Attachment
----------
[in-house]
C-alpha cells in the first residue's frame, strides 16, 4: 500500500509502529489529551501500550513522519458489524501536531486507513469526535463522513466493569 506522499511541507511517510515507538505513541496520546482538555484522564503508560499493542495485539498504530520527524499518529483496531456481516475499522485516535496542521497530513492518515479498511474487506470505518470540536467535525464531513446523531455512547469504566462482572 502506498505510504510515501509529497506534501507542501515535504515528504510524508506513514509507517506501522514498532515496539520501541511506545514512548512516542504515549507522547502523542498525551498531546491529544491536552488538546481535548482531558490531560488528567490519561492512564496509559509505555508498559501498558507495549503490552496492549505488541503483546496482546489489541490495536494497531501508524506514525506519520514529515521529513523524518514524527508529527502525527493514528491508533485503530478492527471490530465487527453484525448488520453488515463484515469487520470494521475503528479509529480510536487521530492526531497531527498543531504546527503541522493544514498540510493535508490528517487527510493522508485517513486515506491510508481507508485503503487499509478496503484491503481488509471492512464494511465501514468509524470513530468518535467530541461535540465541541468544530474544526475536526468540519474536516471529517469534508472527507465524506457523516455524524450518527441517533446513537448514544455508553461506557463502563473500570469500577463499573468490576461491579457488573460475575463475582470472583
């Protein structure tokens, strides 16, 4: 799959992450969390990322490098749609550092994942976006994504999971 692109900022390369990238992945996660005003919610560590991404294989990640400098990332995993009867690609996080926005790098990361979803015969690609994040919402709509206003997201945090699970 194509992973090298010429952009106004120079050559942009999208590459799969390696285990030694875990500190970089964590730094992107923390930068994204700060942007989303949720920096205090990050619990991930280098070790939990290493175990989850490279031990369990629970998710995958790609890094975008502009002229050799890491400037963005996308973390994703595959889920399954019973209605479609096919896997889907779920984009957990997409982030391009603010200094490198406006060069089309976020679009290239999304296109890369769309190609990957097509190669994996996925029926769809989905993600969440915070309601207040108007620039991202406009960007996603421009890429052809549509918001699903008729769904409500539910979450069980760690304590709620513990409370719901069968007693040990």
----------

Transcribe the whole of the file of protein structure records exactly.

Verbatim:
[in-house]
C-alpha cells in the first residue's frame, strides 16, 4: 500500500509502529489529551501500550513522519458489524501536531486507513469526535463522513466493569 506522499511541507511517510515507538505513541496520546482538555484522564503508560499493542495485539498504530520527524499518529483496531456481516475499522485516535496542521497530513492518515479498511474487506470505518470540536467535525464531513446523531455512547469504566462482572 502506498505510504510515501509529497506534501507542501515535504515528504510524508506513514509507517506501522514498532515496539520501541511506545514512548512516542504515549507522547502523542498525551498531546491529544491536552488538546481535548482531558490531560488528567490519561492512564496509559509505555508498559501498558507495549503490552496492549505488541503483546496482546489489541490495536494497531501508524506514525506519520514529515521529513523524518514524527508529527502525527493514528491508533485503530478492527471490530465487527453484525448488520453488515463484515469487520470494521475503528479509529480510536487521530492526531497531527498543531504546527503541522493544514498540510493535508490528517487527510493522508485517513486515506491510508481507508485503503487499509478496503484491503481488509471492512464494511465501514468509524470513530468518535467530541461535540465541541468544530474544526475536526468540519474536516471529517469534508472527507465524506457523516455524524450518527441517533446513537448514544455508553461506557463502563473500570469500577463499573468490576461491579457488573460475575463475582470472583
């Protein structure tokens, strides 16, 4: 799959992450969390990322490098749609550092994942976006994504999971 692109900022390369990238992945996660005003919610560590991404294989990640400098990332995993009867690609996080926005790098990361979803015969690609994040919402709509206003997201945090699970 194509992973090298010429952009106004120079050559942009999208590459799969390696285990030694875990500190970089964590730094992107923390930068994204700060942007989303949720920096205090990050619990991930280098070790939990290493175990989850490279031990369990629970998710995958790609890094975008502009002229050799890491400037963005996308973390994703595959889920399954019973209605479609096919896997889907779920984009957990997409982030391009603010200094490198406006060069089309976020679009290239999304296109890369769309190609990957097509190669994996996925029926769809989905993600969440915070309601207040108007620039991202406009960007996603421009890429052809549509918001699903008729769904409500539910979450069980760690304590709620513990409370719901069968007693040990």